Watchdog raises meaty concerns
26 August 2004, BRUSSELS - Half of all meat sold in Belgium is not stored according to adequate safety and hygiene standards, consumer watchdog Test-Achats warned on Thursday.
26 August 2004
BRUSSELS - Half of all meat sold in Belgium is not stored according to adequate safety and hygiene standards, consumer watchdog Test-Achats warned on Thursday.
The consumer rights body has carried out tests of steaks and minced beef in 40 shops, 16 butchers and 22 supermarkets.
Although it found that bacterial levels in meat were down, storing temperatures and the presence of sulphite remain a cause for concern.
Meat should be preserved at a temperature of four degrees Celsius, with two degrees of flexibility for mince and hamburger meat.
One sales outlet out of every three scored badly on this front, with temperatures in some shops reaching 9.8 degrees.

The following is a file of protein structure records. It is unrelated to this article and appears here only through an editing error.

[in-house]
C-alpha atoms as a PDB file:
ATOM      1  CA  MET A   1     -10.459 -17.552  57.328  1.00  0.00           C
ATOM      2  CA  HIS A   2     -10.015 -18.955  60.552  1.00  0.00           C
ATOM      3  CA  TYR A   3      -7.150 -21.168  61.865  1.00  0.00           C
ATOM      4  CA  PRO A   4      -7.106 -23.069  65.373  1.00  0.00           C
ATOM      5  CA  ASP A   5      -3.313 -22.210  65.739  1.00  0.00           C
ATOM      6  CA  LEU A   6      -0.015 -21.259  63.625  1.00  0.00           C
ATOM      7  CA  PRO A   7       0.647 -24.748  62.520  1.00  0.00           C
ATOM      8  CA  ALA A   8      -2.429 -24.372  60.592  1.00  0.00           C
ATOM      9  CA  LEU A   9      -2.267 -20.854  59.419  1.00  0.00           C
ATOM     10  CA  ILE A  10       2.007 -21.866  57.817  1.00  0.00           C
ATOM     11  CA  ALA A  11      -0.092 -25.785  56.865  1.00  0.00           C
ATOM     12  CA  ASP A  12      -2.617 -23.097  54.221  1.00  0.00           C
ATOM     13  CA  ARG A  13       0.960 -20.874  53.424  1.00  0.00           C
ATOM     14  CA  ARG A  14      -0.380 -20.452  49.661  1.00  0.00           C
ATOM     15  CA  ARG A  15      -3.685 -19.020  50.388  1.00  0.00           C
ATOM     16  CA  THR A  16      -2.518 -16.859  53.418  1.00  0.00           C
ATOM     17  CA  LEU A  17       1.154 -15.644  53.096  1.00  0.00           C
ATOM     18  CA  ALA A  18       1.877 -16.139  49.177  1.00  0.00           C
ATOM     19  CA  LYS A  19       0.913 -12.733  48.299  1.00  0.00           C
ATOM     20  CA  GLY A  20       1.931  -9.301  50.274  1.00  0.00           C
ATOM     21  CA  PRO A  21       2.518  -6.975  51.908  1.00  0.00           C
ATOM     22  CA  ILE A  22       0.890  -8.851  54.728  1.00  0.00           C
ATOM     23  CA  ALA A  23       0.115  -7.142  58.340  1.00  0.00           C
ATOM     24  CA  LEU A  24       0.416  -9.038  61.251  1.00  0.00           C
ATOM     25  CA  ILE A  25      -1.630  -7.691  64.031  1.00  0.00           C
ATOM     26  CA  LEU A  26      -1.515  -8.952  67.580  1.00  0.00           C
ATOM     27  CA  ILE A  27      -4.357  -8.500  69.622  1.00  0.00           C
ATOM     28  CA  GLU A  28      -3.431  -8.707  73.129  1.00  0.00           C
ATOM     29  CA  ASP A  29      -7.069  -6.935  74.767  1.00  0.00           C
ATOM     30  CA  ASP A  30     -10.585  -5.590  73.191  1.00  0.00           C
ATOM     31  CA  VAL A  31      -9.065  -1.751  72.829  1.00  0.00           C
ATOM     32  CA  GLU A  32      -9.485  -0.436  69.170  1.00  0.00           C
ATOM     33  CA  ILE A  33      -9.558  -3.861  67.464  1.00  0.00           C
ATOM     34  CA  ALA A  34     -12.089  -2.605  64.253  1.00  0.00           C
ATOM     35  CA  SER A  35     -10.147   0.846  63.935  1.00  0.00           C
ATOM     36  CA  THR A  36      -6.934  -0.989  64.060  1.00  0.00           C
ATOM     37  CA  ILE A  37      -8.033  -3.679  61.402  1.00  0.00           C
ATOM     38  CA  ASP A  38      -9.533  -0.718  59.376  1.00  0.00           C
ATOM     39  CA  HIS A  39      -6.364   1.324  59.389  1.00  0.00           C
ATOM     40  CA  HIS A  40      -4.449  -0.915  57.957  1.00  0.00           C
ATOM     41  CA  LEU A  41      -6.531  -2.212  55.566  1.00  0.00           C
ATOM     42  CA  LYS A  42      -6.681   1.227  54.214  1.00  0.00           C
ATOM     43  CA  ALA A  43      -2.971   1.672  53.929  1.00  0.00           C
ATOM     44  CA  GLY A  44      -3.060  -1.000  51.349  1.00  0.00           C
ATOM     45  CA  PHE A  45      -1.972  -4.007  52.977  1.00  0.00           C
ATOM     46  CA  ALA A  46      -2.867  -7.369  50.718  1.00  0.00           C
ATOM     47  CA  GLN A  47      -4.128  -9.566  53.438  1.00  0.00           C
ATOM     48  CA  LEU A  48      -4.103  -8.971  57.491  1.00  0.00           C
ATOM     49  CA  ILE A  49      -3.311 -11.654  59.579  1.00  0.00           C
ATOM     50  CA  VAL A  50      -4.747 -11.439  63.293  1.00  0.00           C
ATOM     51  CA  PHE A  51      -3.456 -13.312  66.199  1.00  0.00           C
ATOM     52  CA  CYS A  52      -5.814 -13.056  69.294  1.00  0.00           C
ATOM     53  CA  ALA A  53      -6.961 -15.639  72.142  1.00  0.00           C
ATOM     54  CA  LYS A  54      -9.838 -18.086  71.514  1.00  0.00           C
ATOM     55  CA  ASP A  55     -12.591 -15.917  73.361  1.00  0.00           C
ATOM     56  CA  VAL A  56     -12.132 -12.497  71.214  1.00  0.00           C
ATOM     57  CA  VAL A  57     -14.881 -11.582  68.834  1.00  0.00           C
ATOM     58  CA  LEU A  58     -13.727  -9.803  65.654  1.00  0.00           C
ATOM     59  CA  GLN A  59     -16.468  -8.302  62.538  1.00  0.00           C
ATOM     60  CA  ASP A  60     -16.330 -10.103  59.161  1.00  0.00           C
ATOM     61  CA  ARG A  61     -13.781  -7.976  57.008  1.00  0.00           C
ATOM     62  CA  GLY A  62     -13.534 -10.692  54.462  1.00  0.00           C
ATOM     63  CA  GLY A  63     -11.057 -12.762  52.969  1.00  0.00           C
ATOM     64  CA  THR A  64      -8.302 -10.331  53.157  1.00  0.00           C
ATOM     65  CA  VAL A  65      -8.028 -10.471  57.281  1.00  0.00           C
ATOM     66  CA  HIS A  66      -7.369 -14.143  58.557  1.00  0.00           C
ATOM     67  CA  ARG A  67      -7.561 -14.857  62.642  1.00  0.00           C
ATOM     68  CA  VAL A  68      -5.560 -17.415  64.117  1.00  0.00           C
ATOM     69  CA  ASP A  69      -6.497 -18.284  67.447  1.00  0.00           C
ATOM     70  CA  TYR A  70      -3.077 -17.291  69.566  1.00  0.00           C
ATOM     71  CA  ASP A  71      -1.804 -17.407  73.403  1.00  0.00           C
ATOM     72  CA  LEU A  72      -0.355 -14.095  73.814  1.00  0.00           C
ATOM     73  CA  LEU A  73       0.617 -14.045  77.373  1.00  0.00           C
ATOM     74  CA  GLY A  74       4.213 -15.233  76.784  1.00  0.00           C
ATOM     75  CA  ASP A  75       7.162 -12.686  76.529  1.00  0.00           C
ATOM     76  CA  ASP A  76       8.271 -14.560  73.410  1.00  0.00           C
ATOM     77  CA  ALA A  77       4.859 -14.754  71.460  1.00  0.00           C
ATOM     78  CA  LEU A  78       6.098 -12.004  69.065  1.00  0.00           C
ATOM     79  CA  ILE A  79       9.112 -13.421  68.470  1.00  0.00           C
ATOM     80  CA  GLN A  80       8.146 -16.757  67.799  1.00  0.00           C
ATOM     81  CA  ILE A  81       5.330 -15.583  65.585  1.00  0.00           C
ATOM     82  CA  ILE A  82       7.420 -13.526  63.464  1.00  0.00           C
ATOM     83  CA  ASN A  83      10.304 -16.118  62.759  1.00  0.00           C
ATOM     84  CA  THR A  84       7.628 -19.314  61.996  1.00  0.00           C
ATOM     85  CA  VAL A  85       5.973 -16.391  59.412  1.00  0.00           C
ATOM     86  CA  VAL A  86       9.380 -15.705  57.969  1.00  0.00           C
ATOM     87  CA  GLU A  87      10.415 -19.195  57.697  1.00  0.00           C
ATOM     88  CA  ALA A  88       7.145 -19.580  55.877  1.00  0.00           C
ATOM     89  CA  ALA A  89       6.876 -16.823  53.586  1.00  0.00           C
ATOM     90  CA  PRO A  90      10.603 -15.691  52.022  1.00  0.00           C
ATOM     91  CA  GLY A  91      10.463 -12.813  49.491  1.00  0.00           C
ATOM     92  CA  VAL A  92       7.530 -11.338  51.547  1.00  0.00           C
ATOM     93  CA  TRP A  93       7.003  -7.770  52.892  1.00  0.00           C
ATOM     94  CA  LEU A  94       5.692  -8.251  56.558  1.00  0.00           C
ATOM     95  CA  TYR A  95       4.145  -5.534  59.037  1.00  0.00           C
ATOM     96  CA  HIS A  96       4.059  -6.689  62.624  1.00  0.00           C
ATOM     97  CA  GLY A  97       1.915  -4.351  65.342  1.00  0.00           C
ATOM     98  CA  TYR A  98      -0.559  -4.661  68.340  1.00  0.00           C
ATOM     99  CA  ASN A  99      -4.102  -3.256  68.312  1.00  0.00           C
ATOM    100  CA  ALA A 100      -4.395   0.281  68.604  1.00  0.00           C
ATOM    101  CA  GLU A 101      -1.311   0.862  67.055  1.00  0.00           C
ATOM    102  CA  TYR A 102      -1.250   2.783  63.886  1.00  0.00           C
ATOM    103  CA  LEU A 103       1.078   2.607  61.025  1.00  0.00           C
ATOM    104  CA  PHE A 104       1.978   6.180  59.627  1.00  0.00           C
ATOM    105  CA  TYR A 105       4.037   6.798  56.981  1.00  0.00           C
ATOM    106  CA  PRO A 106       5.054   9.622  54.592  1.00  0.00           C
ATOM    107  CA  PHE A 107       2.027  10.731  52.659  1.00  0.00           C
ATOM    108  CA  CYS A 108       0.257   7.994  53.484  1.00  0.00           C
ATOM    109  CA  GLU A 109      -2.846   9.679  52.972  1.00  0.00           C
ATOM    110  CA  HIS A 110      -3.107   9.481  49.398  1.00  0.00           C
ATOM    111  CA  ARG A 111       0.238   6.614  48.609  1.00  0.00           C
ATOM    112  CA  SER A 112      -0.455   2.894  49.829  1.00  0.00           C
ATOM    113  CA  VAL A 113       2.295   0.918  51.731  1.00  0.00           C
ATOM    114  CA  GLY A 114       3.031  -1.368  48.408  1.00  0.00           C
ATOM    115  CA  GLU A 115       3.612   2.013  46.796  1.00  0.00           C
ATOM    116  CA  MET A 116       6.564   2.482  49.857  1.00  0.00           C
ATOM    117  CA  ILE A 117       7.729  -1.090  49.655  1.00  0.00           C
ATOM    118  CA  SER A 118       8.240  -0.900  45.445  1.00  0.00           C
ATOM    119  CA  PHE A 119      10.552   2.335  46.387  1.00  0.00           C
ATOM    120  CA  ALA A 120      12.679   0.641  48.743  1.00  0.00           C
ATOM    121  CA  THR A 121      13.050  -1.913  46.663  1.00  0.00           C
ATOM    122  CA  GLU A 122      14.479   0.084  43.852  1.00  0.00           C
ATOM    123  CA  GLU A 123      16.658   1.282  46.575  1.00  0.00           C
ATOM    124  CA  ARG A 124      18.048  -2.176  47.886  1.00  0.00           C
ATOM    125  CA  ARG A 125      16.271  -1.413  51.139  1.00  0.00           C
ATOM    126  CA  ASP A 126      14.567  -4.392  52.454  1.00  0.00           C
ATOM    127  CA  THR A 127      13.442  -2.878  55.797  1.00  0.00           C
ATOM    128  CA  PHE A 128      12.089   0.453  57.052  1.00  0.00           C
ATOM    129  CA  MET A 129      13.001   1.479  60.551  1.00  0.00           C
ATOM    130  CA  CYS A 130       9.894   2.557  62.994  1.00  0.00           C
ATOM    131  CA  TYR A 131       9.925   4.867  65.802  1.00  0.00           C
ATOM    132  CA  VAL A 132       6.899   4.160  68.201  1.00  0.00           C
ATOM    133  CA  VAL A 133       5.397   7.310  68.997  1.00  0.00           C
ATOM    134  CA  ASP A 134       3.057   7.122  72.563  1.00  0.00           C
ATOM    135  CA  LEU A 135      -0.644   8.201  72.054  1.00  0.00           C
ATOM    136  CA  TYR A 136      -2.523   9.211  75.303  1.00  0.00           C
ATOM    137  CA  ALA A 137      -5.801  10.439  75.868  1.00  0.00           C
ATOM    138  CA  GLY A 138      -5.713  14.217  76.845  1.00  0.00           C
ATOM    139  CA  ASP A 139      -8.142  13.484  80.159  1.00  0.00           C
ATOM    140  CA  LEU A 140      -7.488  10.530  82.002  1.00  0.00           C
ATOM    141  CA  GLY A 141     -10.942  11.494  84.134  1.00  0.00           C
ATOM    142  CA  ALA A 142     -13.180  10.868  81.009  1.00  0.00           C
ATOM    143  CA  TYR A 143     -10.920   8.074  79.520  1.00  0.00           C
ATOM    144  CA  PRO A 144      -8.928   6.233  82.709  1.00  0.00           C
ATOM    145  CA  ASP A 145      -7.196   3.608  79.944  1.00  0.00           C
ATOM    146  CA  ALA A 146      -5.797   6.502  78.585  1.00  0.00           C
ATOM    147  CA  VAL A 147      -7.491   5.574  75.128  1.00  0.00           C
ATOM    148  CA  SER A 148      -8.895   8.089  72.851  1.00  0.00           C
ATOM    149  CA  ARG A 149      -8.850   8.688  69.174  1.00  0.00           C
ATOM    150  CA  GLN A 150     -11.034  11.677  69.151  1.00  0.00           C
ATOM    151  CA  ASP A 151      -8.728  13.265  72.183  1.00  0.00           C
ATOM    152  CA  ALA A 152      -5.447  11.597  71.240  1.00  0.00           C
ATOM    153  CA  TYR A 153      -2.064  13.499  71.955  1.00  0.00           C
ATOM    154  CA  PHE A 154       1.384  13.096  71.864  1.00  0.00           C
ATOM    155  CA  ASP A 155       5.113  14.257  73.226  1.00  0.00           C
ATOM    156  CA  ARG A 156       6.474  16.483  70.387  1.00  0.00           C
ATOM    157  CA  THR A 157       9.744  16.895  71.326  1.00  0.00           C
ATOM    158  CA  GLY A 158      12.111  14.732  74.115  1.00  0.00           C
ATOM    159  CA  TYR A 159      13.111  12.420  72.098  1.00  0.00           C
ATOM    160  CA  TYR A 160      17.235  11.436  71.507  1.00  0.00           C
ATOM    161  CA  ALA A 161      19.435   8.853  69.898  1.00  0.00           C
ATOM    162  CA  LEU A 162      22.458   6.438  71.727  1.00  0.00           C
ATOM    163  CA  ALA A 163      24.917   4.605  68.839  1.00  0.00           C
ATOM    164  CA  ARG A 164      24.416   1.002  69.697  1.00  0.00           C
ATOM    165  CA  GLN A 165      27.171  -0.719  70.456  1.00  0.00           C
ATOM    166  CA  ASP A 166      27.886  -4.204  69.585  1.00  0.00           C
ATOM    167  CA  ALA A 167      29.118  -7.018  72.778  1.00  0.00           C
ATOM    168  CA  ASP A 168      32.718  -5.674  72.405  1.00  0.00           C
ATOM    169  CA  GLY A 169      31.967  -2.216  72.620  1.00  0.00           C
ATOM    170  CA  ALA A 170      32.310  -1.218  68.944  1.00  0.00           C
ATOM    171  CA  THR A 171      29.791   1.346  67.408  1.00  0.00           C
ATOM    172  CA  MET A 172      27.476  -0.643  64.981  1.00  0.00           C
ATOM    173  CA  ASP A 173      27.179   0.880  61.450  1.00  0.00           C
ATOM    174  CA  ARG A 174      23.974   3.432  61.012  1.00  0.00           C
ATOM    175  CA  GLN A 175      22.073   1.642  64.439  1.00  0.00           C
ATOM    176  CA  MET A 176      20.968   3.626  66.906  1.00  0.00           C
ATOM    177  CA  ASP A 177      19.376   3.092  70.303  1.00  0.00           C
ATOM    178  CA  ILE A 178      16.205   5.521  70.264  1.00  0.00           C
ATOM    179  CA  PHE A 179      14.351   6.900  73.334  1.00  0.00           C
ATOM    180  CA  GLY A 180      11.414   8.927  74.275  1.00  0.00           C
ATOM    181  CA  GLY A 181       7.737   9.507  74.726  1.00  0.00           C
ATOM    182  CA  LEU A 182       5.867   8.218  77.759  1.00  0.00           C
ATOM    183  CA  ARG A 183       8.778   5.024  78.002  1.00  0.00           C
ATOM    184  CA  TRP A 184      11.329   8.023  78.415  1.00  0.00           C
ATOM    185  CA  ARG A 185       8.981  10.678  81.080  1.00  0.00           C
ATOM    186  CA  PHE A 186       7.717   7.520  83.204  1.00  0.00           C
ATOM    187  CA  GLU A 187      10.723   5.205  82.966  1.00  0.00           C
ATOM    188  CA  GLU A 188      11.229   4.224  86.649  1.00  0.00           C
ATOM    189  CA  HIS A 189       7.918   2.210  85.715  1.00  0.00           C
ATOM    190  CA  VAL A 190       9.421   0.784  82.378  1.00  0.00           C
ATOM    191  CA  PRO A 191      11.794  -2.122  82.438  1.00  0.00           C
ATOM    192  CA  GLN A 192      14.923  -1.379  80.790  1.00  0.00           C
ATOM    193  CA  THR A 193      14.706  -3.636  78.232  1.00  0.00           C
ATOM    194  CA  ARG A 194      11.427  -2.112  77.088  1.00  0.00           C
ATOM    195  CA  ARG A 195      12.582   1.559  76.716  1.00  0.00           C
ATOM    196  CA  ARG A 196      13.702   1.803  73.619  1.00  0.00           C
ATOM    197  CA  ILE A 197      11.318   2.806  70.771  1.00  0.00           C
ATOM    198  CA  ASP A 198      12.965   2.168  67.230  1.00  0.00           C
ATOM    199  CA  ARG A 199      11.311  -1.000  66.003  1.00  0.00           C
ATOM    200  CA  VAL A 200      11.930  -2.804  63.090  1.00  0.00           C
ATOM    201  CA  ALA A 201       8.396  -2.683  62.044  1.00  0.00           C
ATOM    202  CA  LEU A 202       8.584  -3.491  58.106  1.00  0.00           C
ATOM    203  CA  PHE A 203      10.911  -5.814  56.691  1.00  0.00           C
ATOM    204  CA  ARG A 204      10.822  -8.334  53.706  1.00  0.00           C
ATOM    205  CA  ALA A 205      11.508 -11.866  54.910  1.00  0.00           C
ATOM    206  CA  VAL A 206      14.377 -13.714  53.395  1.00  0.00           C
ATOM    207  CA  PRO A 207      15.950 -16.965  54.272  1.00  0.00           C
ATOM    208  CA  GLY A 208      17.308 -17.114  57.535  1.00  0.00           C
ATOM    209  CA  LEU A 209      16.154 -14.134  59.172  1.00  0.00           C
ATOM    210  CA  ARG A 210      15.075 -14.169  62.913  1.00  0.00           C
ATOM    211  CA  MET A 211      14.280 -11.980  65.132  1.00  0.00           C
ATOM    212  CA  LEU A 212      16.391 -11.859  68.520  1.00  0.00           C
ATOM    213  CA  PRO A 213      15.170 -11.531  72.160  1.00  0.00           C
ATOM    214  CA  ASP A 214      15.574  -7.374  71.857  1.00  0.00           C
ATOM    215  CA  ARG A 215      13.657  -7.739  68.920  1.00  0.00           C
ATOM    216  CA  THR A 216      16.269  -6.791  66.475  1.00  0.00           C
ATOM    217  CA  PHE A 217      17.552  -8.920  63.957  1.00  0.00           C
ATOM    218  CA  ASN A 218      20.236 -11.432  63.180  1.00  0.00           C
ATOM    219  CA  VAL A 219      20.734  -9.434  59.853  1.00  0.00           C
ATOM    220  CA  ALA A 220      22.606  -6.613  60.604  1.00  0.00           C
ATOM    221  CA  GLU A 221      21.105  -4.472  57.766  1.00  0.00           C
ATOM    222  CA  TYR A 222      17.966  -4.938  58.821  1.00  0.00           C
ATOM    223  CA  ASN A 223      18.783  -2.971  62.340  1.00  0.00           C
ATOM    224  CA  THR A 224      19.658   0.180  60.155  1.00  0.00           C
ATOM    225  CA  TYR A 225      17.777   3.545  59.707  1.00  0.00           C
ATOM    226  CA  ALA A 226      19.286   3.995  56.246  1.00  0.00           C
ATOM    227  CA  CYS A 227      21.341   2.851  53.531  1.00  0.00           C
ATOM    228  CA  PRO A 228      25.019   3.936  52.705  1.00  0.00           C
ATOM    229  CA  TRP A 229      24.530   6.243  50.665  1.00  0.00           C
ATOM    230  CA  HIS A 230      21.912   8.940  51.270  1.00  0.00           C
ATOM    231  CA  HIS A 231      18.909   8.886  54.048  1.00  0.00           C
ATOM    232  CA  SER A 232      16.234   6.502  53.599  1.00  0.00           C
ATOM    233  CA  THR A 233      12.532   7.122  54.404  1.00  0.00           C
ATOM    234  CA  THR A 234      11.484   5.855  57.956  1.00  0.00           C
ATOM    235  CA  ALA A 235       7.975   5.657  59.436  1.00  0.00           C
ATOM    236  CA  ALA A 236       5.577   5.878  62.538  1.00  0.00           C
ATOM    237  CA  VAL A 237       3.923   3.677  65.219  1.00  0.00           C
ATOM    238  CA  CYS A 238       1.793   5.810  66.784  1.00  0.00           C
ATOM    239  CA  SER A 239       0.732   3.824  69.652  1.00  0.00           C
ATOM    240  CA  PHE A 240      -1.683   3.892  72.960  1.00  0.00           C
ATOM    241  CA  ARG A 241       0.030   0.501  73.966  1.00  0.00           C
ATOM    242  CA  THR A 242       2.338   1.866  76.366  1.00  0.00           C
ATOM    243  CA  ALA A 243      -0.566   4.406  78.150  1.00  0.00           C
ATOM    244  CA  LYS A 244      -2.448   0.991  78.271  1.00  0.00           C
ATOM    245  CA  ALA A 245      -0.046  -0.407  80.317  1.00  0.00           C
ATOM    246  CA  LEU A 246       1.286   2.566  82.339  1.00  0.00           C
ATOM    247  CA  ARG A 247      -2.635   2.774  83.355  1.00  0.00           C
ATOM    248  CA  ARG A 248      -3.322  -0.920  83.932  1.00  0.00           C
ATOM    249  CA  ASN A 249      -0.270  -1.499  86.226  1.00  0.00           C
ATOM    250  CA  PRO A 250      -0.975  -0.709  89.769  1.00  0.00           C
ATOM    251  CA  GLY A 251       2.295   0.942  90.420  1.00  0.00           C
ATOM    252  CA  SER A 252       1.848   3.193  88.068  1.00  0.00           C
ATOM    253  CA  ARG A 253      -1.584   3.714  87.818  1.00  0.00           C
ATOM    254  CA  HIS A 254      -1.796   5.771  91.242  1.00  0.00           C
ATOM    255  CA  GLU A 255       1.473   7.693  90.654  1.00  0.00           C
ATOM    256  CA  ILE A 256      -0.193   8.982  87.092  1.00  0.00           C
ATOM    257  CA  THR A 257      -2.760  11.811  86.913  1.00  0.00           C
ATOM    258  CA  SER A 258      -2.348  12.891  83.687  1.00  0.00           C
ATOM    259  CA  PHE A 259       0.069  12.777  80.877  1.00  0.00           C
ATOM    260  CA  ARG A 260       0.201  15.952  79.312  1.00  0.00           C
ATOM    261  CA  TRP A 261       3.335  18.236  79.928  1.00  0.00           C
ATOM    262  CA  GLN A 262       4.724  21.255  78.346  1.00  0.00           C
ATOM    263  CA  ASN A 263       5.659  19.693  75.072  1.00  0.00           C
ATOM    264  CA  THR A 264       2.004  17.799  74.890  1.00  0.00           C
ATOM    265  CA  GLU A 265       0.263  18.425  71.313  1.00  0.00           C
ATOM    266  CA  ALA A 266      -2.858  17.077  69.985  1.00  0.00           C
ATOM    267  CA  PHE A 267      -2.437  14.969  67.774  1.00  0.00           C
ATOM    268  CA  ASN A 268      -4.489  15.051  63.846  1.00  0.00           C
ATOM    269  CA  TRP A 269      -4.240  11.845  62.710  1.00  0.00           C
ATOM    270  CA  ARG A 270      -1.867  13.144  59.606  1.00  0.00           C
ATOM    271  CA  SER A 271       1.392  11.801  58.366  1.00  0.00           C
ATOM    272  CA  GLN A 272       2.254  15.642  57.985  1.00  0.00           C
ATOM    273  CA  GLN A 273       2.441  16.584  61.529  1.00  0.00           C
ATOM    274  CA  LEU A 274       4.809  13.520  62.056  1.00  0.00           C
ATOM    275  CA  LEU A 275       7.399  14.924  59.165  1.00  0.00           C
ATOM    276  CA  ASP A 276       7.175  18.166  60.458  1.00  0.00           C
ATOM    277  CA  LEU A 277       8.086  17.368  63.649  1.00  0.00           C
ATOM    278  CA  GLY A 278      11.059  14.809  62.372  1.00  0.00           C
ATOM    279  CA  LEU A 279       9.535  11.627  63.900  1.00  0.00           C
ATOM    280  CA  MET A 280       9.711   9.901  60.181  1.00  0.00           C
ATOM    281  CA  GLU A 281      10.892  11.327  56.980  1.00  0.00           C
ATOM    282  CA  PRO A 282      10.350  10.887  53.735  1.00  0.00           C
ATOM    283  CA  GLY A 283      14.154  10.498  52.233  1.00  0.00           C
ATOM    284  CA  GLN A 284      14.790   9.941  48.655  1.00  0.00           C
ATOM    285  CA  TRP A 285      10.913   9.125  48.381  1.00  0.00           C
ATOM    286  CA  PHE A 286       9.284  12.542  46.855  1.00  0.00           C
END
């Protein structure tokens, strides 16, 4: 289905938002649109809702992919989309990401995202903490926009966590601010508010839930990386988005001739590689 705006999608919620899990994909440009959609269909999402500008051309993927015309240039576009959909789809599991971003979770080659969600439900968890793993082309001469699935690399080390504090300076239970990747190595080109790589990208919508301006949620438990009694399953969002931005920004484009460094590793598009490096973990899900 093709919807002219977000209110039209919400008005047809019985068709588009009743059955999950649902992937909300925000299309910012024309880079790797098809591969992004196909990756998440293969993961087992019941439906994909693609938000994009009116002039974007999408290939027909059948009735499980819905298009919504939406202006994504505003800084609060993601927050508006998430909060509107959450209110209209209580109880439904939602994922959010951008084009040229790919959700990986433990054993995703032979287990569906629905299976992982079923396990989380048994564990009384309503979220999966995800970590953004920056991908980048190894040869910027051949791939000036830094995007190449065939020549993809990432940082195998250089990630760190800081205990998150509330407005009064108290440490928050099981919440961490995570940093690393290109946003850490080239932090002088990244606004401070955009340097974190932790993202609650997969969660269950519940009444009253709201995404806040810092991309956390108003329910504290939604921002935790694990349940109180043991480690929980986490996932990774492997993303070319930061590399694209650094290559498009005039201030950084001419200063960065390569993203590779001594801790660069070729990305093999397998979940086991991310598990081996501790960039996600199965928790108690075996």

"We made our purchases in March so we hardly dare imagine the temperatures in a summer like the one we had last year," said Test-Achats.
Four samples of meat were given a negative assessment after they were found to contain germs and salmonella bacteria.
At the other end of the scale, nine samples were given a mark of excellence, ten were judged to be of good quality, and 17 were of reasonable quality.
Traces of sulphite were found in three samples, or seven percent of the meat tested.
The cancerous product is used to keep the red colour of the meat and preserve it for longer.
In one piece of meat, 418 mg/kg of sulphite was found, when the permitted daily dose for an adult of 70kg is 49 mg/kg.
Test-Achats also discovered a number of other breaches of legal obligations when it came to labelling.
Nine sales outlets, five supermarkets and four butchers, received a black mark for the labelling of dates.
In five businesses not even a price was to be found on the product.
In six sales outlets, the meat indicated on the packet was different to the produce inside.
[Copyright Expatica 2004]
Subject: Belgian news